When you’re part of a corporation or agency, one of your chief un-stated goals is always quite simple: Help make your boss’ life easier. In other words, help make what’s bothering them go away. Is your boss’ boss all up in her face? What can you do to take work off her plate so she can deal with that a bit more. Is your boss dealing with stress at home? Maybe there’s a project you can help a bit more with that would free him up a bit more to spend more evenings off the computer. Is your boss looking bad in meetings because she doesn’t know enough about digital marketing? Maybe you can help educate her a bit, in private, so she gets smarter–with no one else being the wiser. Find out what’s really bothering your boss–and work to help them get rid of it. Those pain points will quickly turn into gold stars in that upcoming review (people still give out gold stars, right?).
Be hyper-cognizant of your boss’ time
When I sat in for a client on maternity leave a few years ago, I had weekly hour-long meetings on the schedule with her boss (and one of my primary clients). I remember spending time prepping for those meetings and organizing my thoughts for each one. Making sure I had a crisp agenda. Organizing any content or plans that needed her approval–and making sure I had hard copies I could throw in front of her at a moment’s notice. I treated those meetings as they should: A precious opportunity for me to spend an hour with someone who’s locked away in meetings all day. I knew I had to spend that hour getting her approvals on urgent items, getting her input on strategic initatives, and figuring out other ways I could help relieve her pain points (see bullet #1 above). Use your boss’ time wisely–it’s precious. To them, and you.
A little bit of ass-kissing never hurt anybody
Managing up doesn’t come without a little ass-kissing. Sure, that comes in different forms. I tend not to be the guy who’s going to fawn all over his boss in hopes of a quick promotion. But, the fact remains: Bosses are human beings. They have egos, just like you. They want to feel loved. They want to be respected for their work. And they want that work to be recognized by their peers and bosses. So, would it really kill you to compliment your boss every once in a while? “Great work on that media campaign.” Or, “I really thought that memo you wrote from our CEO was spot on.” I mean, this isn’t that hard. And, it doesn’t have to come off like some sort of corporate suck-up. Really, it doesn’t. But the fact remains: stroking your boss’ ego is always a good idea.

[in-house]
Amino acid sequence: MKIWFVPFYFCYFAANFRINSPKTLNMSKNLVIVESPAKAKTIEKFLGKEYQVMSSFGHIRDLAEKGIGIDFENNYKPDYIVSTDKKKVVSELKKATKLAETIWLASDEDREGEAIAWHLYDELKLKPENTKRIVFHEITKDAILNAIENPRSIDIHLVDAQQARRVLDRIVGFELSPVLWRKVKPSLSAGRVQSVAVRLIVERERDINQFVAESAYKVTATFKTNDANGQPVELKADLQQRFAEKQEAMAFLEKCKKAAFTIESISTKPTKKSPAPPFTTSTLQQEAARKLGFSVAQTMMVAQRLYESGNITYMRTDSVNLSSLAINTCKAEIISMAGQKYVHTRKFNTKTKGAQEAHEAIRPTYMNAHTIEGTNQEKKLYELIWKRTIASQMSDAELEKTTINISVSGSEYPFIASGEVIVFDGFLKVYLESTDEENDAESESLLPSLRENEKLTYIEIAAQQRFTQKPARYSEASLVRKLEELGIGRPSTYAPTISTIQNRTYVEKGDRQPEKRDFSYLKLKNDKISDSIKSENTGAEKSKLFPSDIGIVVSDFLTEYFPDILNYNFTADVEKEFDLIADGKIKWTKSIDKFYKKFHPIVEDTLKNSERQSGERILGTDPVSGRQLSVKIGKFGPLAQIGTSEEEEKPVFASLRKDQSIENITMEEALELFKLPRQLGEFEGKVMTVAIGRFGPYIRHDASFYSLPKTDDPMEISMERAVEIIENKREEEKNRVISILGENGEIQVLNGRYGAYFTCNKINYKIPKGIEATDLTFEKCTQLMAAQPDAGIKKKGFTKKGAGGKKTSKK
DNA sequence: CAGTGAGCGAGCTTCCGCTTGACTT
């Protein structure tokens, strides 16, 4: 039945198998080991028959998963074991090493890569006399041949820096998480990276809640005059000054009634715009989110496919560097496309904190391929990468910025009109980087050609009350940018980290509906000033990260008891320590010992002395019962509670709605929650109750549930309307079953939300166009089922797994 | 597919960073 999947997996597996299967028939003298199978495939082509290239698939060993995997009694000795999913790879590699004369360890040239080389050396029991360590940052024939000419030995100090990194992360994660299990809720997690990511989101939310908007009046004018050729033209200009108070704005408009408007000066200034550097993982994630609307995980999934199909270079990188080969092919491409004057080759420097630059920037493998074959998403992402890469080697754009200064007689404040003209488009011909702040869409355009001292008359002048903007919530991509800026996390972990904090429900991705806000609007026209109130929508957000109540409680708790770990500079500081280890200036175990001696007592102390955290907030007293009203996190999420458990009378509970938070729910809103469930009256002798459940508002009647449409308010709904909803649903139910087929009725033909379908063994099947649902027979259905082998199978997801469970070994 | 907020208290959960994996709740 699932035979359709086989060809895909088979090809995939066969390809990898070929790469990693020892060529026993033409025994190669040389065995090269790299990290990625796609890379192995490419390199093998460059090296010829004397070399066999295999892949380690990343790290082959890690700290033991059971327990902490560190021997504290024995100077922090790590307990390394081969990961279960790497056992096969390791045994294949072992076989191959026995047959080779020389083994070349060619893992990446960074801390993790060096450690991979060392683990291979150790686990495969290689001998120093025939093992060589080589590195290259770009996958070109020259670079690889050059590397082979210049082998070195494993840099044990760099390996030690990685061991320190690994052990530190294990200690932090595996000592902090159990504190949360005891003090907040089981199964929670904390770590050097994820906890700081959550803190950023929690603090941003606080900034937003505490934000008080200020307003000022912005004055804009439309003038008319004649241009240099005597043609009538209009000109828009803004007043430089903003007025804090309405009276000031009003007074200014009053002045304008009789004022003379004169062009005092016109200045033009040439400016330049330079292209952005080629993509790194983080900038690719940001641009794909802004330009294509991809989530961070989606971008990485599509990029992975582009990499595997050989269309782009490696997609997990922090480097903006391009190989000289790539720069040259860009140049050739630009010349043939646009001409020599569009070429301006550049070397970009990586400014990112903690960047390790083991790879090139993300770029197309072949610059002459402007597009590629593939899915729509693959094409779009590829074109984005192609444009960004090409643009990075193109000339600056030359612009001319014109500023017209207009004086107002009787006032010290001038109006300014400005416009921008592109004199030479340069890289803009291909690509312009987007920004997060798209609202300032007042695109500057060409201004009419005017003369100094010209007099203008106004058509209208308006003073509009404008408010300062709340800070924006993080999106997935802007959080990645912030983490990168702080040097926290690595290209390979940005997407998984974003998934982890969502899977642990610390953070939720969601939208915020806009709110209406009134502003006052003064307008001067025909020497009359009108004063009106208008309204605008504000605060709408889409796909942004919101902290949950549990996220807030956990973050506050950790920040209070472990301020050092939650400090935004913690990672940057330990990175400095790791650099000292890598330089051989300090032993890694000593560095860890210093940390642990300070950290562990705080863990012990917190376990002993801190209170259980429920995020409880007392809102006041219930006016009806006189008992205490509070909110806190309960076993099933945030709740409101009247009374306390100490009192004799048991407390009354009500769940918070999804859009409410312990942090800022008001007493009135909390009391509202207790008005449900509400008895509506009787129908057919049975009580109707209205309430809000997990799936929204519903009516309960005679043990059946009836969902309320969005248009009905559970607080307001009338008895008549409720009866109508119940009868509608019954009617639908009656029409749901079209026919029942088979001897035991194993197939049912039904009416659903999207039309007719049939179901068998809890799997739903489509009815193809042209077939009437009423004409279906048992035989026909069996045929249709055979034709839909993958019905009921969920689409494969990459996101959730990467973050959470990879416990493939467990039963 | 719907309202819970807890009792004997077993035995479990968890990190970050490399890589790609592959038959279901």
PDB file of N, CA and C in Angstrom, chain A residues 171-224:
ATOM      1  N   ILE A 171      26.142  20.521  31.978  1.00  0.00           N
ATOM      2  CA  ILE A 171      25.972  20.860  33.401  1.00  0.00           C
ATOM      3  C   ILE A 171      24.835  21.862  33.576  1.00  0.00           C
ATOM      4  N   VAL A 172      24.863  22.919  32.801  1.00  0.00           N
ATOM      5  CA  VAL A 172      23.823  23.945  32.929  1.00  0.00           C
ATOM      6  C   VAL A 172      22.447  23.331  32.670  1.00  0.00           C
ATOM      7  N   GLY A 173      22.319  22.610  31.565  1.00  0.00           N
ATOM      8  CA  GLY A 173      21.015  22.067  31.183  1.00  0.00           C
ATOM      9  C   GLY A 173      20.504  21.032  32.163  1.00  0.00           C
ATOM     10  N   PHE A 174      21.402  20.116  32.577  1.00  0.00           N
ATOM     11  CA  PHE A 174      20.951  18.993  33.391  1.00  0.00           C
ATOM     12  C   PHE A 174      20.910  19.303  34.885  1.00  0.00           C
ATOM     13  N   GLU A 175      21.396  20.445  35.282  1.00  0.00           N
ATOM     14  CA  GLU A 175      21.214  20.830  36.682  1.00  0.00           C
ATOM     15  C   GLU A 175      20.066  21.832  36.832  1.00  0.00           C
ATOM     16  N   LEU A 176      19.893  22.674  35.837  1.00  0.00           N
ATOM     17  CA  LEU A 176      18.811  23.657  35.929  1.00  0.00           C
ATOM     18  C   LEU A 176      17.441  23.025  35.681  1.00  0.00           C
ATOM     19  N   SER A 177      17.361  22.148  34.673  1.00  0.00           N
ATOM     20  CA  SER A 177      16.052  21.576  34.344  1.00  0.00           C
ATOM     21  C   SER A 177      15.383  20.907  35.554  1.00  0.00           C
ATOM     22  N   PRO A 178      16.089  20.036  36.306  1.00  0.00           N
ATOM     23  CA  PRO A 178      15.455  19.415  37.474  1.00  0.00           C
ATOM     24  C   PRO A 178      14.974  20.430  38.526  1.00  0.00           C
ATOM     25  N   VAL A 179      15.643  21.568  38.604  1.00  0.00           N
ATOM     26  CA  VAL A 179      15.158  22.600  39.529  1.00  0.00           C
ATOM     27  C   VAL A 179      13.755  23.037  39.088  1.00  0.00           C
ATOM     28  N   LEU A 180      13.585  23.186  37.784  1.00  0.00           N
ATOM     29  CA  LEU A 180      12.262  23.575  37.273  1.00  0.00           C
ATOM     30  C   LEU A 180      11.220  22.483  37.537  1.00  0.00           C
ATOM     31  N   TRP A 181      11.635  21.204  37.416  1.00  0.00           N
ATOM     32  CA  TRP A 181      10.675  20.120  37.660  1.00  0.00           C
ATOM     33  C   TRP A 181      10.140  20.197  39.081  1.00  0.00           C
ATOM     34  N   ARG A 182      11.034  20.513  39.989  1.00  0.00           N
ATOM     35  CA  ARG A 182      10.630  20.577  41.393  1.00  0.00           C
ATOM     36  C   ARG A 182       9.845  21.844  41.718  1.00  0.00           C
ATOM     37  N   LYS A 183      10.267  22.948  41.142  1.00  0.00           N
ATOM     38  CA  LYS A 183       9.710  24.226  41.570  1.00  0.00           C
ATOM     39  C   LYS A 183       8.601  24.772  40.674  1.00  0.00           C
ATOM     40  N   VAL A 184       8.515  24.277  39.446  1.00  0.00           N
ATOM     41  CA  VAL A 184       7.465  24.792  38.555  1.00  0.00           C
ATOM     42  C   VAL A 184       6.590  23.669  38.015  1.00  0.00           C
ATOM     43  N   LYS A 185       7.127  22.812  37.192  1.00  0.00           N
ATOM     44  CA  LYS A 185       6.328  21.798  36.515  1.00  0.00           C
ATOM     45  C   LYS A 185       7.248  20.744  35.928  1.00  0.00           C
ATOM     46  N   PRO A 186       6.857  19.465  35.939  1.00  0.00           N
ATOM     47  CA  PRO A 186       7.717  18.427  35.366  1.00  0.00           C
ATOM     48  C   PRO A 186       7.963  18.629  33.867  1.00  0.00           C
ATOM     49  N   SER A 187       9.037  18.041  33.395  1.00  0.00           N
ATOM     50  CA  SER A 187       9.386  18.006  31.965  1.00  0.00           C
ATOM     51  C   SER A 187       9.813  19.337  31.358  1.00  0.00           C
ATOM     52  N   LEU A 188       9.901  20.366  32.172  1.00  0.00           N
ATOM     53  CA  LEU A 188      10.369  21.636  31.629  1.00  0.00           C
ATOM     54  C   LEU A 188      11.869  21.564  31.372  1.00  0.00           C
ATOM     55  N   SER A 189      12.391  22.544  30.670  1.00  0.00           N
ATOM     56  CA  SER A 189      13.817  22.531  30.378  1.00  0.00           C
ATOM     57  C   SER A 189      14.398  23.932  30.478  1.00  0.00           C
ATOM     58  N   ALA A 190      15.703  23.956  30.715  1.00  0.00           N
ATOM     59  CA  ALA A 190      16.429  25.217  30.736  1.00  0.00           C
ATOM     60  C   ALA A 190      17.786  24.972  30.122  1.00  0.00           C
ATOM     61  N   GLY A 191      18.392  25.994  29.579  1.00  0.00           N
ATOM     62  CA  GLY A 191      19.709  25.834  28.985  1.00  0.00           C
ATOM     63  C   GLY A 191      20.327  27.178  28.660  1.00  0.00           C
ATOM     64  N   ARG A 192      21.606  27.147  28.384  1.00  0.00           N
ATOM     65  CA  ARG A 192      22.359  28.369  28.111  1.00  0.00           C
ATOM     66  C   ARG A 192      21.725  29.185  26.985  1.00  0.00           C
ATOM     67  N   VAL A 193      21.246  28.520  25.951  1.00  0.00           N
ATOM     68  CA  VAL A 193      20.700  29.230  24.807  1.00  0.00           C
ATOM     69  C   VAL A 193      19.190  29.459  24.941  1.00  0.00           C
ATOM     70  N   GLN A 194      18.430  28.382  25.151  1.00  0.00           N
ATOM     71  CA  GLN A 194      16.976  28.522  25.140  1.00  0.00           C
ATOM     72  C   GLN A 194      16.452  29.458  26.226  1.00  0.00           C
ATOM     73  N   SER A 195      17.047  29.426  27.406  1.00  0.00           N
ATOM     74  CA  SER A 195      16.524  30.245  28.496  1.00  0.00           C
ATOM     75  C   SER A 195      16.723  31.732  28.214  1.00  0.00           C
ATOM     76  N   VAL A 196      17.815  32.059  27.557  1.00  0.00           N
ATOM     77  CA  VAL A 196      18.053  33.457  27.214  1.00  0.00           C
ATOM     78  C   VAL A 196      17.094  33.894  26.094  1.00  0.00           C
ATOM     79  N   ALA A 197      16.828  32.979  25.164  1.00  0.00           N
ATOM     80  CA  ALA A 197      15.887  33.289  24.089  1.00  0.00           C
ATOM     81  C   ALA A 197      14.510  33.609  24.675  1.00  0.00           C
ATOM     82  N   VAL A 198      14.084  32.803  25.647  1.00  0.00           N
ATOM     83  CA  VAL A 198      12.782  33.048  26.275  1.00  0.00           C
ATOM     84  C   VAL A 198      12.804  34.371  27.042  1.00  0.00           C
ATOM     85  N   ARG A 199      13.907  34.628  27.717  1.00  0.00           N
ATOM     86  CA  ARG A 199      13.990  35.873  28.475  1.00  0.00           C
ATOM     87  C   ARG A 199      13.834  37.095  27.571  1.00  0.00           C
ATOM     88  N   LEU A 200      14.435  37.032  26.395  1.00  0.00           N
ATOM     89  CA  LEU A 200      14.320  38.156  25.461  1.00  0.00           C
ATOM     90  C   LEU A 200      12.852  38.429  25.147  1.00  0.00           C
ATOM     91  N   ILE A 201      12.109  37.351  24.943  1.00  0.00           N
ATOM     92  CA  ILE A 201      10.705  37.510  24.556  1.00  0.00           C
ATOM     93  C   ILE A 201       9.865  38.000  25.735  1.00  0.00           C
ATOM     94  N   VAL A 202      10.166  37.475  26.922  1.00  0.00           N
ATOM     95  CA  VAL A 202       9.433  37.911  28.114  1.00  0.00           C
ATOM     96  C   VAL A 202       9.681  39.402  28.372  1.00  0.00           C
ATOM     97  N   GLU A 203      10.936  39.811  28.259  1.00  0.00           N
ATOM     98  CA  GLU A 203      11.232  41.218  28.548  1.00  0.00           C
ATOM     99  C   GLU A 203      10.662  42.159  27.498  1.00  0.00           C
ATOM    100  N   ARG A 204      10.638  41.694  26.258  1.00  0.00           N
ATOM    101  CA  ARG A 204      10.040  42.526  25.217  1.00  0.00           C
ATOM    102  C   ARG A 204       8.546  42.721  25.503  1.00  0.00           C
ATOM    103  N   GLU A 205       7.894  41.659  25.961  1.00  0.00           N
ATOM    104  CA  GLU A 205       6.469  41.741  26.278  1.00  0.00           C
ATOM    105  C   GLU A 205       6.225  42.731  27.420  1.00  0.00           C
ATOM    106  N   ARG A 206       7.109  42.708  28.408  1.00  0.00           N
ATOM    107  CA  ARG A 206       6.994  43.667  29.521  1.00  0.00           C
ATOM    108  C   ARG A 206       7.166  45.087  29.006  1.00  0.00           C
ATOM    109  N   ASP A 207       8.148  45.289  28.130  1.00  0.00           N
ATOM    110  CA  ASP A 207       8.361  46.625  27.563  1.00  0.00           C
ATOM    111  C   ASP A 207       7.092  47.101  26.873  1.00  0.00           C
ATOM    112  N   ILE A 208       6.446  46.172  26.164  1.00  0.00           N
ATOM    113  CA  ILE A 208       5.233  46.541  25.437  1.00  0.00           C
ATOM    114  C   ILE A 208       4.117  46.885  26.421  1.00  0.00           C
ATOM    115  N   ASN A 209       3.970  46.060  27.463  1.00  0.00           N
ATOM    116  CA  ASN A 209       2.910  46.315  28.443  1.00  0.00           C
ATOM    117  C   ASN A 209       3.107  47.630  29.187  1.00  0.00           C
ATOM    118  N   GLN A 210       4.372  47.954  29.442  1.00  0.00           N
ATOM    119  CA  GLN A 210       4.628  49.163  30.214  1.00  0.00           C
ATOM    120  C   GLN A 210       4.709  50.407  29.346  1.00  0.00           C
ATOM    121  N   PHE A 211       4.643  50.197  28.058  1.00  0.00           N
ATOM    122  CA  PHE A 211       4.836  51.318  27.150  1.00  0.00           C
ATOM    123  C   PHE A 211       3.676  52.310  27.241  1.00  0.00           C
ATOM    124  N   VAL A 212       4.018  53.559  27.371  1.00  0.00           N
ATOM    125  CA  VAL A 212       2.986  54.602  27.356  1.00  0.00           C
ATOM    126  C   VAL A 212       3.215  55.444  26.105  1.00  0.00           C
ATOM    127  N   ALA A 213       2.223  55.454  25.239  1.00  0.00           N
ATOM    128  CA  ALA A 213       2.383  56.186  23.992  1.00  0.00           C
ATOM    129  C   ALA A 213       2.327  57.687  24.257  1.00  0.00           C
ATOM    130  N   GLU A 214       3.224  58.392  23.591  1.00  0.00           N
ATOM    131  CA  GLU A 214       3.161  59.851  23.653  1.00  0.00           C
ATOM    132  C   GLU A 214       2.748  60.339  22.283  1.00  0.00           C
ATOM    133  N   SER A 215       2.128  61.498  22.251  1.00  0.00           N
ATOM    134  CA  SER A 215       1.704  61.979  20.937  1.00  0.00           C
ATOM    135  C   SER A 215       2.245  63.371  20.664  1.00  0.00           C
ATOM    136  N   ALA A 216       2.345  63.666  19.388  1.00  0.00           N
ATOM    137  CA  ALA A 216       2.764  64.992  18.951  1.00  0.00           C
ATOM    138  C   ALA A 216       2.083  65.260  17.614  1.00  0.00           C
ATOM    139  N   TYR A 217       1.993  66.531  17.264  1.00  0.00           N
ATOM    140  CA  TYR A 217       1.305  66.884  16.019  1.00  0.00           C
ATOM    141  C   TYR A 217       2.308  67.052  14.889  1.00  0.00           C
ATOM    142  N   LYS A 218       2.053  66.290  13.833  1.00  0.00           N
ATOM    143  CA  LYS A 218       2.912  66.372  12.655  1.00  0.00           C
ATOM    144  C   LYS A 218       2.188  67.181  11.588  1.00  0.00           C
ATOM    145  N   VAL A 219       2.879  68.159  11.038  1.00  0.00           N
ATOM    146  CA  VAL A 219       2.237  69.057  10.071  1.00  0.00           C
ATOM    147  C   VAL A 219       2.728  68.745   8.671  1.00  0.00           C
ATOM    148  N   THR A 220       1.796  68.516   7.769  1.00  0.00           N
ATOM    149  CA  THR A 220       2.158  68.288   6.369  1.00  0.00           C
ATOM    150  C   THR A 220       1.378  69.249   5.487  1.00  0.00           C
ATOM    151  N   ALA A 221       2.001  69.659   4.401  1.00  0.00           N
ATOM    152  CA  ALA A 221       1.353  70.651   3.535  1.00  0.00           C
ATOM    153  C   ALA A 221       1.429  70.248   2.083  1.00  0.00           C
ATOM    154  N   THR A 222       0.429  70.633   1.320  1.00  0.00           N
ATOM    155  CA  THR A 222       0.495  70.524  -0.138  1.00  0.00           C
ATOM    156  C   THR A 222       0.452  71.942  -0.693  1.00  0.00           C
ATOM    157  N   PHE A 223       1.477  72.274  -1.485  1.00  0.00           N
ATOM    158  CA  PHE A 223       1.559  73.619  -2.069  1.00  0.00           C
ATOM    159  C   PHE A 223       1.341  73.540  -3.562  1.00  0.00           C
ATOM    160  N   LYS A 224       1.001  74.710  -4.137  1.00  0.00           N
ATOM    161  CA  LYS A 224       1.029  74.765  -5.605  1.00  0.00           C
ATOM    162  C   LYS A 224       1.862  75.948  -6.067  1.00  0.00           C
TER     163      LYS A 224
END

Create and maintain a “Arik is Awesome” folder
Picked this one up from a good friend, actually. She said for any job she’s had, she always starts an email folder that’s dubbed “Amy is Awesome.” In this folder she catalogues all emails from internal partners, customers and vendors that laud her good efforts. Then, at the end of the year, when it comes to review time, she has a healthy does of emails singing her praises to show her boss. What better third-party validation of your work? Instead of YOU saying you’re awesome–your colleagues and partners are doing it for you!
Do great work–and work independently
Want to really manage up well? There’s really just one thing you need to do really well: Do great work. Consistently. And work independently. Most people who manage people want to hire great people who do great work. If that happens, everyone wins. The employee looks good because she’s doing great work. Your boss looks good because her employee is doing great work. And the company looks good because the employee is doing great work. Sometimes, the best “managing up” you can do has nothing to do with “managing”–it’s all about keeping your focus on the work at hand.
Know your boss’ hot buttons
Sometimes managing up has more to do with avoiding the hot buttons than it does relieving the pain points. Case in point. I once had a boss who employed what I would call more of an “authoritarian” management style. Needless to say, this particular boss was a top-down manager. So, chain of command was important. Unfortunately, this was many moons ago and I was much “greener” than I am today. I had run into an issue with my boss and we didn’t see eye to eye. So, I thought it would be a good idea to approach my boss’ boss and see what he thought. Once my boss found out I had gone directly to her boss, she didn’t like that so much. I got a severe slap on the wrist, and I looked bad in front of both my boss–and her boss. The lesson I learned? Know and understand your boss’ hot buttons and DO NOT push them. Unless you really want to get fired.
A lot of people ask me: What do you wear when you work from home during the day?